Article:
A former heroin user by the name of Ron Athey has proved once again that there is no such thing as awful art. There are only awful people who fail to appreciate a moving artistic moment when they experience it.
This, at least, is the striking message being trumpeted in recent weeks by America's arts establishment, which has risen with dreary predictability to defend Athey's good name from assault by supposed philistines in Congress.The politicians object to spending public money so that Athey, who is HIV-positive, can pierce his scalp and arms with needles, open streams of blood over his body, and then slice designs on the back of another artist, whose blood is blotted onto paper towels and hung above the heads of an audience.
In Minneapolis, this performance was billed as "erotic torture," a description that has the modest virtue of being exactly half right.
What Athey does with needles and knives might be no one's business, of course, except that the Walker Art Center sponsored his Minneapolis appearance last March in part with a grant from the National Endowment for the Arts.
The NEA subsidy was tiny - only $150 - but the controversy it has provoked speaks volumes about the resolute blindness of some in the arts establishment.
Rather than simply apologize - "Sorry, we didn't intend to support this sick spectacle and will try not to do so again" - the NEA's chief and a number of arts administrators have circled the wagons and, in effect, blamed the critics for a lack of discernment.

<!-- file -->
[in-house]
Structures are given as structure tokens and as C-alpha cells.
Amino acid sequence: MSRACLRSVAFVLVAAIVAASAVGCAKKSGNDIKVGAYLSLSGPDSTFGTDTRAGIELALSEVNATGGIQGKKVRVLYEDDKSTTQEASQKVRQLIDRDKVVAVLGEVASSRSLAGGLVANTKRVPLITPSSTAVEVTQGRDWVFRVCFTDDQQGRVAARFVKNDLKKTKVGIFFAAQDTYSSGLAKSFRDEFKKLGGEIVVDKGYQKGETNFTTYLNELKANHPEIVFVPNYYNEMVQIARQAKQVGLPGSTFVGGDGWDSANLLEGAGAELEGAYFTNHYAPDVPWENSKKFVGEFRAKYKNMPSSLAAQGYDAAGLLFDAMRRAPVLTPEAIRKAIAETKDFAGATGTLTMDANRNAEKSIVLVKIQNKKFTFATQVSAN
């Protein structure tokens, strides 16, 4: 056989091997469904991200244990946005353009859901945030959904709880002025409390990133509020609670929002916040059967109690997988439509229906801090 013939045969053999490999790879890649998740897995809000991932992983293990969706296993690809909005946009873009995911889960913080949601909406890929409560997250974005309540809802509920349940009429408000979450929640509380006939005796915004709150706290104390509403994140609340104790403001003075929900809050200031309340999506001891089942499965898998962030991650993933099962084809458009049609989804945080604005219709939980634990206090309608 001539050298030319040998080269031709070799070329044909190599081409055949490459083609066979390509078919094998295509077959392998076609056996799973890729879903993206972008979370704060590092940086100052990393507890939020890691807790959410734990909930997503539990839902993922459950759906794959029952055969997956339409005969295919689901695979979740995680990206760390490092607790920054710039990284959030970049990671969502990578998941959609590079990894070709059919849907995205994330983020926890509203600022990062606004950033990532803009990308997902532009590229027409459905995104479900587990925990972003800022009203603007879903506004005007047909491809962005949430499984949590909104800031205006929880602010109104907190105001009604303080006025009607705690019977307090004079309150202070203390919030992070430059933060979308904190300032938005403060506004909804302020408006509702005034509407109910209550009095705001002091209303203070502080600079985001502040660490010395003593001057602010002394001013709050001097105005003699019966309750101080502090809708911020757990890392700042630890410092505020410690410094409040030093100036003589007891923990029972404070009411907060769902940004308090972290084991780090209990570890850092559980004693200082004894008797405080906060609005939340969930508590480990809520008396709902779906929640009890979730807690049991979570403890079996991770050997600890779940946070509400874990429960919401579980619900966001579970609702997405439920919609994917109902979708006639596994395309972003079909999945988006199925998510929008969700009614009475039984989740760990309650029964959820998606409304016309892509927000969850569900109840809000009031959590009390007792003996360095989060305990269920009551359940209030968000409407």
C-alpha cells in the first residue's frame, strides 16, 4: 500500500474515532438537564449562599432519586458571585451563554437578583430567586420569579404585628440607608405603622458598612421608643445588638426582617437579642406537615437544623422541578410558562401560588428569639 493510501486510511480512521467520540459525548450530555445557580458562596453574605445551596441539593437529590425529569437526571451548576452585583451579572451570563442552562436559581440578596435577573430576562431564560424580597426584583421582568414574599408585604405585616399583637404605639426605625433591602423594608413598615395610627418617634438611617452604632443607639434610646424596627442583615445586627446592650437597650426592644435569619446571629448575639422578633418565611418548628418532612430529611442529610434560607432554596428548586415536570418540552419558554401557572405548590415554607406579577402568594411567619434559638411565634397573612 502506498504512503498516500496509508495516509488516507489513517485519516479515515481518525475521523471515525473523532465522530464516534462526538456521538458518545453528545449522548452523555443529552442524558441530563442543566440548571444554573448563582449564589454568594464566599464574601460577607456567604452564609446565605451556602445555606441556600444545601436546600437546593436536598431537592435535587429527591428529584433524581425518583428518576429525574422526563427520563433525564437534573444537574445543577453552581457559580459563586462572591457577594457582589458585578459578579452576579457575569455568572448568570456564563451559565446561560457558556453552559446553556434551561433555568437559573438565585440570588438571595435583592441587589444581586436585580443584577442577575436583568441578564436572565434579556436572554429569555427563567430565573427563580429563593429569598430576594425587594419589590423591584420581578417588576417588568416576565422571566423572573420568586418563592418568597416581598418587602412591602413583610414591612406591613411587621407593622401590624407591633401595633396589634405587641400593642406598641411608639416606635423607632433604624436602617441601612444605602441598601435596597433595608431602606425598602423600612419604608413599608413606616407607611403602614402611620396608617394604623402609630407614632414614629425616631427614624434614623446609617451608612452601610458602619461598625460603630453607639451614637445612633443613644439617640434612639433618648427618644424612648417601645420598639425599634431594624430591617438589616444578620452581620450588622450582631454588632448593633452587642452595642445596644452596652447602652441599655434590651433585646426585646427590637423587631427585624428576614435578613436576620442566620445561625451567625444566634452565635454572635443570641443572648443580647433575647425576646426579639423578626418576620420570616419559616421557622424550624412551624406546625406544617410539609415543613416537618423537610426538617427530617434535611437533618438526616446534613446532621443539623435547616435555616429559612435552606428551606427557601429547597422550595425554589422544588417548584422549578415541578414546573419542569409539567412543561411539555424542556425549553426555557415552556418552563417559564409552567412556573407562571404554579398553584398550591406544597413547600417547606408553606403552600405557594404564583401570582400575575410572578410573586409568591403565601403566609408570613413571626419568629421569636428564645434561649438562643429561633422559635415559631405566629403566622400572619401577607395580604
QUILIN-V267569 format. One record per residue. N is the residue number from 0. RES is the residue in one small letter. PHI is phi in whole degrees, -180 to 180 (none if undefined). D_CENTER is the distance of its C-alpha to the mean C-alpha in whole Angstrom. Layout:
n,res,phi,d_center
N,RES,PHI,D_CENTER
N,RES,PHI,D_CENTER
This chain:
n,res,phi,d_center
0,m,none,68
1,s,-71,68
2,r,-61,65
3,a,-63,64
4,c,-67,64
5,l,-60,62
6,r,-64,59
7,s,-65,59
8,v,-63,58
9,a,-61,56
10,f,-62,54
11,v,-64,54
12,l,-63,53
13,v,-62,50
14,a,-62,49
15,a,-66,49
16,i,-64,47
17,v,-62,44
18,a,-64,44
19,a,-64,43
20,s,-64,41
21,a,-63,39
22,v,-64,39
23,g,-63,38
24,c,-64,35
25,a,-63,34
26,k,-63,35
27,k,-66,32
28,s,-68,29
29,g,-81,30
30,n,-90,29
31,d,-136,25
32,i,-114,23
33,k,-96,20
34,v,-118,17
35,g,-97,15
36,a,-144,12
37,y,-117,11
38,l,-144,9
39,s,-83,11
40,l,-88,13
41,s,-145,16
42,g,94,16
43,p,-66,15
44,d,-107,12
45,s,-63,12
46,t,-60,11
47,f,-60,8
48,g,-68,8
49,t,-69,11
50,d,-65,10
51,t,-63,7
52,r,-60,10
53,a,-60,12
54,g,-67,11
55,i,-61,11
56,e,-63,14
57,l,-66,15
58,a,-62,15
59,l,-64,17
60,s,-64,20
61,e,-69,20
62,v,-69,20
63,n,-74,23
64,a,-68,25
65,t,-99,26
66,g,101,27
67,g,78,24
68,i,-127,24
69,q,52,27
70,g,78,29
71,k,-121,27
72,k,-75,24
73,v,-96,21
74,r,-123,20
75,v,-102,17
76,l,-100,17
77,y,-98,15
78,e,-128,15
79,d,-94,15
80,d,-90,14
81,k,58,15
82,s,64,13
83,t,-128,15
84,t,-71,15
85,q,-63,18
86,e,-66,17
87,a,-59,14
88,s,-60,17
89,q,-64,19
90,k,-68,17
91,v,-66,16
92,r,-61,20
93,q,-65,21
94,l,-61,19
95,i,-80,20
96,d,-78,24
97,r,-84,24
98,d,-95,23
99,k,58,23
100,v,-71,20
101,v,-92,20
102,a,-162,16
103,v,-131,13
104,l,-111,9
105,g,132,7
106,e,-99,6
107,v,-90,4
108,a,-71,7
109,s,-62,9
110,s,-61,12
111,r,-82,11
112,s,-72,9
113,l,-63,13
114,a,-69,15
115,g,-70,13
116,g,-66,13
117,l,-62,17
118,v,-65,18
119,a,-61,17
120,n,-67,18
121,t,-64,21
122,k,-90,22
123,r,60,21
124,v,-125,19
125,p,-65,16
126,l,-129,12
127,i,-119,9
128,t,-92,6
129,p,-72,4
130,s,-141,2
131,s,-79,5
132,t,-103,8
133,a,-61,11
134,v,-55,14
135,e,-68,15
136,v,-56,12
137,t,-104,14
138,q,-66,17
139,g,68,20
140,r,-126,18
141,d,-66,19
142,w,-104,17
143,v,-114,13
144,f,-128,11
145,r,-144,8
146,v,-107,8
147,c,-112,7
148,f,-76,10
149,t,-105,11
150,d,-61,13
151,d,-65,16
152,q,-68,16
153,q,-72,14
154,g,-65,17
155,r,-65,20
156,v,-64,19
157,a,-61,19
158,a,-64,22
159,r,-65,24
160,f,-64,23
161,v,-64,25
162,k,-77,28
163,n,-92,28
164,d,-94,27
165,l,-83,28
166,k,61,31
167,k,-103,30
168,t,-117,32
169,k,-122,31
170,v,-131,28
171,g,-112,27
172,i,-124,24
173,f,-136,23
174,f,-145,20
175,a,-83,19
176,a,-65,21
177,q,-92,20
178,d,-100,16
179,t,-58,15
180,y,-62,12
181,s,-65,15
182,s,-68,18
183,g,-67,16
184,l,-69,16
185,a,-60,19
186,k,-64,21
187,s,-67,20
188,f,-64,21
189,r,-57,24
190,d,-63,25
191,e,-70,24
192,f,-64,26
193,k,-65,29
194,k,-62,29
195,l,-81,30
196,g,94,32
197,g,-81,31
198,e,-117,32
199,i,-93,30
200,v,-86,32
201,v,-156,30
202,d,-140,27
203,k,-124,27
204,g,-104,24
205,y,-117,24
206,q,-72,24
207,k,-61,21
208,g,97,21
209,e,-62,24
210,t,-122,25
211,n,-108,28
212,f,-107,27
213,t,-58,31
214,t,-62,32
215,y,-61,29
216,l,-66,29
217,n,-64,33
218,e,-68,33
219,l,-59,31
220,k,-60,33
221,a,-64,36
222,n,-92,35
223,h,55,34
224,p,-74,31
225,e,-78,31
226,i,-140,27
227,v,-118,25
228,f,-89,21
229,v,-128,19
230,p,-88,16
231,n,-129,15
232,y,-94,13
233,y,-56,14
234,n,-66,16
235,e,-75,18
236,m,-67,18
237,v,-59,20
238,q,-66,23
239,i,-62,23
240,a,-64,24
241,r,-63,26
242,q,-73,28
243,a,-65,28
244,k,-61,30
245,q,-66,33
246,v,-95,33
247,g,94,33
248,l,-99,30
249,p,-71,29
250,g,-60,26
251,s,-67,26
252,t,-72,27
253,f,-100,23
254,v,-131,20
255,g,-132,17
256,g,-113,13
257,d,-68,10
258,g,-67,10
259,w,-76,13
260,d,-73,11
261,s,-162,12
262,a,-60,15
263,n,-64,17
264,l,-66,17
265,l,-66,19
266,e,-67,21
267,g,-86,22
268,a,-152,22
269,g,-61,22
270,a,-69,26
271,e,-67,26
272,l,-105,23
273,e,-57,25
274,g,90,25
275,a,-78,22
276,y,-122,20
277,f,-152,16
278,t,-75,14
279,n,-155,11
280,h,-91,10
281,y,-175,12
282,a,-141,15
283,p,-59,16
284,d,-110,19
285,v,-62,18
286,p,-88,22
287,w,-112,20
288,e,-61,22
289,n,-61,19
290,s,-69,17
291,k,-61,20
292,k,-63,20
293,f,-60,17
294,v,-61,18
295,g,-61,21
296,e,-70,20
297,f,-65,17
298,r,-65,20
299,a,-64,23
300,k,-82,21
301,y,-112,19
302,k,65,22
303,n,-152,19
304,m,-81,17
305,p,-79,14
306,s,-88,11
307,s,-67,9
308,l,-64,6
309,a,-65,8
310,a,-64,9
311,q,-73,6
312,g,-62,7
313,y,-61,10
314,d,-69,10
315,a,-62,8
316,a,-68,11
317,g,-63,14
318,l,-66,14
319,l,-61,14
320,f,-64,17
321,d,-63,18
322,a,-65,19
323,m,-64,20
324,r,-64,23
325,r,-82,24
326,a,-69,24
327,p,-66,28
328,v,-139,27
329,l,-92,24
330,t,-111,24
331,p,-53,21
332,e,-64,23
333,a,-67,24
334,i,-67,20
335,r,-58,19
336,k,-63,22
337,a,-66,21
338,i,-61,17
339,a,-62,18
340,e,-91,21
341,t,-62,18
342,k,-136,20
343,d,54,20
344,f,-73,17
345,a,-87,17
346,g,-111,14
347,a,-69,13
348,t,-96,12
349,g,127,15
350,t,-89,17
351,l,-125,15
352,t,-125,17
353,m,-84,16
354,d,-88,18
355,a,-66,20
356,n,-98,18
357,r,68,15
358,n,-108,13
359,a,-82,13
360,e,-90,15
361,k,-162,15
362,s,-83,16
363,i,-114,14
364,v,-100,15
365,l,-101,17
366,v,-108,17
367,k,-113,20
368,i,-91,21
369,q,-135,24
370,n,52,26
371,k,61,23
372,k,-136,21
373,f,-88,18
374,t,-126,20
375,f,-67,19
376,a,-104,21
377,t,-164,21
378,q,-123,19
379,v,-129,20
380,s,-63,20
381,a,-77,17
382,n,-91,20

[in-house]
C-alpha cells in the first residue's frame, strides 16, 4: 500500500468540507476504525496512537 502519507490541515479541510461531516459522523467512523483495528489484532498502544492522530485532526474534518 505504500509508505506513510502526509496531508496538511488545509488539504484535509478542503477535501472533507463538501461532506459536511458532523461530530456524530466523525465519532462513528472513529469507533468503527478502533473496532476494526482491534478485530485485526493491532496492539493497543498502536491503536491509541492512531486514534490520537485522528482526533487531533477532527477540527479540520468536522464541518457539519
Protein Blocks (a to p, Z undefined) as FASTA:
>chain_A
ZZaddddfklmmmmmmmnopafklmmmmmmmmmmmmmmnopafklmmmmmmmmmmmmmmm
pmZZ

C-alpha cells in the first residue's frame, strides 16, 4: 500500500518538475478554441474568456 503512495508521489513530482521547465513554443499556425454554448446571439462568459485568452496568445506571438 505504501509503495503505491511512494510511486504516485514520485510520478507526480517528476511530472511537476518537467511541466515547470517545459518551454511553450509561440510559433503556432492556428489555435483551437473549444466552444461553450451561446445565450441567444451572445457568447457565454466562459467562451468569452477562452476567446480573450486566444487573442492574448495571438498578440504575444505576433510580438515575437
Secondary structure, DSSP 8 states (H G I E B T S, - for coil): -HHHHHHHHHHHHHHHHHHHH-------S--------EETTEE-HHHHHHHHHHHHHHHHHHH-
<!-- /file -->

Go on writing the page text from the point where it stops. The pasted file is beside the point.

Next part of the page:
Jane Alexander, the actress and current NEA chairman, complacently told the press that "not all art is for everybody" - an insipid insight that begs the question of what art is in the first place.
Unfortunately, condescension has become the standard reaction by too many doyens of the arts world to every outcry over public funding of degrading or otherwise bizarre works.
Why the widespread refusal among artistic elites to repudiate these patently sophomoric creations - especially when they are not typical of subsidized art?
Part of the answer no doubt lies in a natural reluctance to admit that the enemy ever has a point.
Yet such stubbornness is risky, for leading NEA critics are hardly alone in opposing tax subsidies for Ron Athey and his ilk.
Given such signals, the refusal to concede that the NEA sometimes errs and underwrites atrocious or fraudulent art is all but baffling. Baffling, that is, until we consider the possibility that a significant number of influential people in the arts community may actually believe - or at least behave as if they believed - that bad art does not even exist.
Art patrons, like critics, appear cowed by any attempt to mock, shock or mystify them. To object, they believe, would be to impose their limited tastes on the rarefied sensibilities of creative genius.